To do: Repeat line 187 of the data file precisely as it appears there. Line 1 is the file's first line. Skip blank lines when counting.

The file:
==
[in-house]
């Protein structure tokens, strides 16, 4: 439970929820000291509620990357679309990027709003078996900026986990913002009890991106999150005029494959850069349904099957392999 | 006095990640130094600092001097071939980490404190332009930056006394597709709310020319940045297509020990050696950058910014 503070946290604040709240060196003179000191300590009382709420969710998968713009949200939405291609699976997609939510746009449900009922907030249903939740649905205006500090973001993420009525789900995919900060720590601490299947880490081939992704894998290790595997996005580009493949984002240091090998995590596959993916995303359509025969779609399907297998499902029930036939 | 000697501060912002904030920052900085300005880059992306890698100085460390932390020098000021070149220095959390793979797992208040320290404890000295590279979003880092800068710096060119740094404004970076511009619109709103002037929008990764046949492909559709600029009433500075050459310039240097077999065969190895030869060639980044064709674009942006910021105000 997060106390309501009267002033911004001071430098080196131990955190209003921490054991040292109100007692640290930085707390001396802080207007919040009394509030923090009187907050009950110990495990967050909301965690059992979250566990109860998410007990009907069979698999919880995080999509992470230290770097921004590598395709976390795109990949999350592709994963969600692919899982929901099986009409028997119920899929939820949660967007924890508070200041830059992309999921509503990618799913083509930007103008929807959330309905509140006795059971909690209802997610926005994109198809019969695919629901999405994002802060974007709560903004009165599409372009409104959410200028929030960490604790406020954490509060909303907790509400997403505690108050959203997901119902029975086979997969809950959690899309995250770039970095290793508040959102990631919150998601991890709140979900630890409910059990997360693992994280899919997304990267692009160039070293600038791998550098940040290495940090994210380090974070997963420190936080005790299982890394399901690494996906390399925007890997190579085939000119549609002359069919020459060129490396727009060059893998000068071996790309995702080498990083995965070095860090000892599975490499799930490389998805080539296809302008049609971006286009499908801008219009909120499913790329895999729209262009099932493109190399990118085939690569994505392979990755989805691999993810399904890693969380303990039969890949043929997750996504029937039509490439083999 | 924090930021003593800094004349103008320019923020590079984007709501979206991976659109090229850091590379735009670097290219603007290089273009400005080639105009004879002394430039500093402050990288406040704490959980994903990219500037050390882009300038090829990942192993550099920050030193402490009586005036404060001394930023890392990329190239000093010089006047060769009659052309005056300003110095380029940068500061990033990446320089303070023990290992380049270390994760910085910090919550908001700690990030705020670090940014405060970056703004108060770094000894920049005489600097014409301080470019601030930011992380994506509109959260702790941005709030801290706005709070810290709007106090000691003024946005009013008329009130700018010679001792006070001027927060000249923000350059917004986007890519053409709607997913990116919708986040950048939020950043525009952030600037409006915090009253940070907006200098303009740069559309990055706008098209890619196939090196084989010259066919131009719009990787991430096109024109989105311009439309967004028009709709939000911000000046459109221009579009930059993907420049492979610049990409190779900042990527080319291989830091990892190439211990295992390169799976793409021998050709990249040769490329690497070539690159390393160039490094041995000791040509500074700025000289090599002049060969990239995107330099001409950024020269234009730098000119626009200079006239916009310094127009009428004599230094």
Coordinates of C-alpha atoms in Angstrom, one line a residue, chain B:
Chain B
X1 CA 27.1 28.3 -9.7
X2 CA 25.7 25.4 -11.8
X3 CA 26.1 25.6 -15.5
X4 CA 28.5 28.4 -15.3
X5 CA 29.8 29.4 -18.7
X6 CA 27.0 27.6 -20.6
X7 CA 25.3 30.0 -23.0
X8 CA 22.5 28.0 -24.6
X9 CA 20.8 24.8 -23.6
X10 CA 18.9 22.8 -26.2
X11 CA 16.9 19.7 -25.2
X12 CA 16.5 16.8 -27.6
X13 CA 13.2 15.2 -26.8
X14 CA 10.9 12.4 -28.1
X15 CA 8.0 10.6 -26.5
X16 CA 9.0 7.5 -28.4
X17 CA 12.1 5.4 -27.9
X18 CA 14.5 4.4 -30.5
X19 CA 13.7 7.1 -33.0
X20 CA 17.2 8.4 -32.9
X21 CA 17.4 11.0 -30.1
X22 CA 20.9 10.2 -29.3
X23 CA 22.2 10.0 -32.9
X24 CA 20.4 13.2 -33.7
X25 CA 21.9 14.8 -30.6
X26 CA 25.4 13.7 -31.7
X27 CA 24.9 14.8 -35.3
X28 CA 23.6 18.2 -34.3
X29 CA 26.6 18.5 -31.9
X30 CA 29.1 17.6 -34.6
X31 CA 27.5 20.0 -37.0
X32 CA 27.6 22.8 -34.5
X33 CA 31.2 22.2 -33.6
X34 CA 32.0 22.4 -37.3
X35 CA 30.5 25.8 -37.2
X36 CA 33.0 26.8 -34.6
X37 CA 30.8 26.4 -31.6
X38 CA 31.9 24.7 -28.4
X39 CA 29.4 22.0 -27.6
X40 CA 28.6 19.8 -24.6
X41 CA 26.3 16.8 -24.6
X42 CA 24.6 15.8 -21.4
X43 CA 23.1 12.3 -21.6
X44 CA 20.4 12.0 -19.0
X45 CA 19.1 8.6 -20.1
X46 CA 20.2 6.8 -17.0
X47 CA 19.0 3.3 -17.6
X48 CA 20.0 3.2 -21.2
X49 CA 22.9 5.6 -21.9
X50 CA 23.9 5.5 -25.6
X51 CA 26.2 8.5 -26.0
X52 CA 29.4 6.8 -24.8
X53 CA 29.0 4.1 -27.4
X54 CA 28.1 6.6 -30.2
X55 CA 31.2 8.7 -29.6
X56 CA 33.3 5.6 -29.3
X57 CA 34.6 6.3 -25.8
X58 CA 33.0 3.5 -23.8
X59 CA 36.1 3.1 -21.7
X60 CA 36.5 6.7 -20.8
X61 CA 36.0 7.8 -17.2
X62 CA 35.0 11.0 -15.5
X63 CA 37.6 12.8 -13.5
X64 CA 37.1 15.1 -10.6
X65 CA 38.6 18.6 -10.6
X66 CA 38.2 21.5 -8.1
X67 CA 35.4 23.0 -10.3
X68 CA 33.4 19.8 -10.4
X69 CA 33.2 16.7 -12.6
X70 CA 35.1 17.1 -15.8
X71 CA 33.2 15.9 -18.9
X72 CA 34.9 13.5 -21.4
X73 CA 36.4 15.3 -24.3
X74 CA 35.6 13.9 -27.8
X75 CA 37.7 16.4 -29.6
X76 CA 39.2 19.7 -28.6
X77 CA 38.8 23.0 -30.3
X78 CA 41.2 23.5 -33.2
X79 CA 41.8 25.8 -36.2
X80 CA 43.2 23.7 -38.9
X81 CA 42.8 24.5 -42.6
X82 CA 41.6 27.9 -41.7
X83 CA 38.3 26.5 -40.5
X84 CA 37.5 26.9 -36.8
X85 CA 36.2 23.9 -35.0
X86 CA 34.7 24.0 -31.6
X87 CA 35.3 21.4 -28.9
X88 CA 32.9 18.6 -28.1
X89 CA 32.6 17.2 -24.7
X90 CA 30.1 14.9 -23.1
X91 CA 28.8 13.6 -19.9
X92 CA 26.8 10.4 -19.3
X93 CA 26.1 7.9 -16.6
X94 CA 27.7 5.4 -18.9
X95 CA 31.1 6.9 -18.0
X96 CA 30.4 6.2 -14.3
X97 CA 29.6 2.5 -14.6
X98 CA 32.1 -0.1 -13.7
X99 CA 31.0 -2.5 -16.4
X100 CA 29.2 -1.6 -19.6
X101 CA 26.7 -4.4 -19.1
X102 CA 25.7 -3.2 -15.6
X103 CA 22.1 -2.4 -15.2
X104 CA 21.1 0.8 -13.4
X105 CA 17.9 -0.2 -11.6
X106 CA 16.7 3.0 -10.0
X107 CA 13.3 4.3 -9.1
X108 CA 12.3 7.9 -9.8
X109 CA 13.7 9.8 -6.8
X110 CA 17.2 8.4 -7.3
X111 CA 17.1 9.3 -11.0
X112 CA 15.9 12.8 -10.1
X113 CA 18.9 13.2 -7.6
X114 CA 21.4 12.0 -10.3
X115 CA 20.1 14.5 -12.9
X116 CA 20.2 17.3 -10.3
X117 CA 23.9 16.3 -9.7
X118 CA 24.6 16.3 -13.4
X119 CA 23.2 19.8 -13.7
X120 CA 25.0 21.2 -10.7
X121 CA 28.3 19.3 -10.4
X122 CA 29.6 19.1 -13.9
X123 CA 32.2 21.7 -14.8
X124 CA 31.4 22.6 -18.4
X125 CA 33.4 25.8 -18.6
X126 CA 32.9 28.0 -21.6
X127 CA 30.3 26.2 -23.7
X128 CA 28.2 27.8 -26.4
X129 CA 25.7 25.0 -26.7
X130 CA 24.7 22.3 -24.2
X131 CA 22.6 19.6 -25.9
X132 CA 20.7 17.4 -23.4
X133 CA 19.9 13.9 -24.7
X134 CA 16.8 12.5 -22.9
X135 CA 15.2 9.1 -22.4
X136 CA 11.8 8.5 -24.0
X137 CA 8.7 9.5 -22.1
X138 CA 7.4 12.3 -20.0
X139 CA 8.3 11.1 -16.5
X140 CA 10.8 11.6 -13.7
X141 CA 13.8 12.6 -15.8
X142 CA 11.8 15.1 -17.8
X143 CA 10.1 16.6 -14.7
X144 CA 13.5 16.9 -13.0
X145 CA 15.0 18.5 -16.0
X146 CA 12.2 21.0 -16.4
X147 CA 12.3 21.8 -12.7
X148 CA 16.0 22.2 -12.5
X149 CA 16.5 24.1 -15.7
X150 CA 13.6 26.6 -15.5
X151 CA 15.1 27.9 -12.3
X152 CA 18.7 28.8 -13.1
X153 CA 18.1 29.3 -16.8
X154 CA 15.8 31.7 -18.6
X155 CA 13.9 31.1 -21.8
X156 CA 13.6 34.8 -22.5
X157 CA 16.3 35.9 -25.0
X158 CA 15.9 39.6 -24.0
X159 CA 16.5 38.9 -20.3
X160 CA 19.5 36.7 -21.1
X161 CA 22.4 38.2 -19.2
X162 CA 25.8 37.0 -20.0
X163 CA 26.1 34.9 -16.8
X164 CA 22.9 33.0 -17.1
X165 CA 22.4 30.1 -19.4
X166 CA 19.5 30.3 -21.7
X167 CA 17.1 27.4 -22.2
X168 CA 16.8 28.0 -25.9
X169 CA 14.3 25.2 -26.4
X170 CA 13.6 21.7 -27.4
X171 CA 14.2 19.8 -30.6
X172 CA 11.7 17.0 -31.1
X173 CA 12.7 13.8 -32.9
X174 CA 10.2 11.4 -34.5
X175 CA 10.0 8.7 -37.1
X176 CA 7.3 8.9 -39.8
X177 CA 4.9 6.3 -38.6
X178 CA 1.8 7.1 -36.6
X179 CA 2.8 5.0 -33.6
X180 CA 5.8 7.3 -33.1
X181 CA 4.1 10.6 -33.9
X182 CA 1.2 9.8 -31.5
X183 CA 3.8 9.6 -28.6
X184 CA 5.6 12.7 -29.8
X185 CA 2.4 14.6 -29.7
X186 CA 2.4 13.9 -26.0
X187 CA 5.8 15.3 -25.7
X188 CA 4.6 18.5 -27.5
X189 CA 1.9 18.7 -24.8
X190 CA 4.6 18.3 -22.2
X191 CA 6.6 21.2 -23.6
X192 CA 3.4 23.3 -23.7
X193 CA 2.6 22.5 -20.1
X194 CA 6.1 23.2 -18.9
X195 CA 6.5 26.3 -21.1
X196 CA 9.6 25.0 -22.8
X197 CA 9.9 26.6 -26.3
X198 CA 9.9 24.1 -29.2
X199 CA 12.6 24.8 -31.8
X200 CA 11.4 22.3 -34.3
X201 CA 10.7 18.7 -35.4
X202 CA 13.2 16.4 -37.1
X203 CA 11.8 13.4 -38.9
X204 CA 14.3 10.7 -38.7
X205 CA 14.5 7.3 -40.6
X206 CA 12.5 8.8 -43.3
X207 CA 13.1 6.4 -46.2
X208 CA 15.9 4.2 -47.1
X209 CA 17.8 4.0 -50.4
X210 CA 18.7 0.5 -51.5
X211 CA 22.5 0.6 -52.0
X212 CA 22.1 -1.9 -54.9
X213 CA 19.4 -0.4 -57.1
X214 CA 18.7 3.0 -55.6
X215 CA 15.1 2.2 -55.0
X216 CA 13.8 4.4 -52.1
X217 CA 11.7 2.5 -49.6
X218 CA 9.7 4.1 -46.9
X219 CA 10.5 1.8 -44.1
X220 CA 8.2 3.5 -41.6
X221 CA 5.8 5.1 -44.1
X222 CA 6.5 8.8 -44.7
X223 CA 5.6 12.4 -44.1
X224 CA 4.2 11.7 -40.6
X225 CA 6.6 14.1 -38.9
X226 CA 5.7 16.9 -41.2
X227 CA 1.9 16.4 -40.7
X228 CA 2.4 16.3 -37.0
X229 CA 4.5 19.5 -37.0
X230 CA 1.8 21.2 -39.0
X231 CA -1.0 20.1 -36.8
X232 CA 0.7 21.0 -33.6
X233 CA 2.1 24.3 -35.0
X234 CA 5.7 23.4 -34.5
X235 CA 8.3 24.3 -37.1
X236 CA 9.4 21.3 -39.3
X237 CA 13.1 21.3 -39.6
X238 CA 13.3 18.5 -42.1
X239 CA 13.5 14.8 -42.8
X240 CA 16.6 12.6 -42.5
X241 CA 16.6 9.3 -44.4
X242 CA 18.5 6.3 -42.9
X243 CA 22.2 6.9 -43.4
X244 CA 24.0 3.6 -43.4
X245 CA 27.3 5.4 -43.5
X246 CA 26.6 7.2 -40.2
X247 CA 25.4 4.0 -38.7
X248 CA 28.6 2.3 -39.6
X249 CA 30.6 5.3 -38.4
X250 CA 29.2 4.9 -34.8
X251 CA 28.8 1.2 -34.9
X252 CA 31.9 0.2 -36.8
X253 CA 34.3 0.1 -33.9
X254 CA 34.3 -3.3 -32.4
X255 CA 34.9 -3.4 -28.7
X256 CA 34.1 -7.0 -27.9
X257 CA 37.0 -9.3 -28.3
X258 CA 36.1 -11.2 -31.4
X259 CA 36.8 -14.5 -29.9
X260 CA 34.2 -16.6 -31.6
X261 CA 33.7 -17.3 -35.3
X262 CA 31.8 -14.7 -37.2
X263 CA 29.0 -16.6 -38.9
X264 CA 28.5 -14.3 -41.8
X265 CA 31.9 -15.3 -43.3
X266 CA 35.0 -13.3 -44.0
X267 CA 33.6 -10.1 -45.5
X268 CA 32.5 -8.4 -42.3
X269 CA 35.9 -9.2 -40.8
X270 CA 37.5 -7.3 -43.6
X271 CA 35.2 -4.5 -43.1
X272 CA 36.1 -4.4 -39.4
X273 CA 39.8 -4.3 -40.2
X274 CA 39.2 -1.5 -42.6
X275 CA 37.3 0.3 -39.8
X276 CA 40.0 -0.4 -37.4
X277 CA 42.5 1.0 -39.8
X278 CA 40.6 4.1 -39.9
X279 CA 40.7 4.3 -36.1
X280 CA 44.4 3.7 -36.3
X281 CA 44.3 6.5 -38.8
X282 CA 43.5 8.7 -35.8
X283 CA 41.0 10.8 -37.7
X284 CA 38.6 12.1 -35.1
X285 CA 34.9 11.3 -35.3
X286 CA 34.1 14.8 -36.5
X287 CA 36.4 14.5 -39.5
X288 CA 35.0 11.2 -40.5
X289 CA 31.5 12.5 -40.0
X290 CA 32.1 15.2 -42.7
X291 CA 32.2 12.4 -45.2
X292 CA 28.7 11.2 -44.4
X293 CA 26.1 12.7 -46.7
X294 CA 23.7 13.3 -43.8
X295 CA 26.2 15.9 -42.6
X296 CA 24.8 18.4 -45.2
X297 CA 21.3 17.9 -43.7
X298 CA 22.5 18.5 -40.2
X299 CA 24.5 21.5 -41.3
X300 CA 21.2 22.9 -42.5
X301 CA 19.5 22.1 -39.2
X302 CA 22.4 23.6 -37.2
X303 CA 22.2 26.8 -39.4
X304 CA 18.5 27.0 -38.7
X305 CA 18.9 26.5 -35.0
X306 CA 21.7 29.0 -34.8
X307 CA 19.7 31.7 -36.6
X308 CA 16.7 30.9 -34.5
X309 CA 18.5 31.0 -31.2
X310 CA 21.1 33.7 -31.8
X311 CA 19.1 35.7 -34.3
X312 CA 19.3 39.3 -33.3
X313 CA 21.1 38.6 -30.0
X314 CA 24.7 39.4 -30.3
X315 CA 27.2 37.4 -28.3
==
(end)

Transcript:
X183 CA 3.8 9.6 -28.6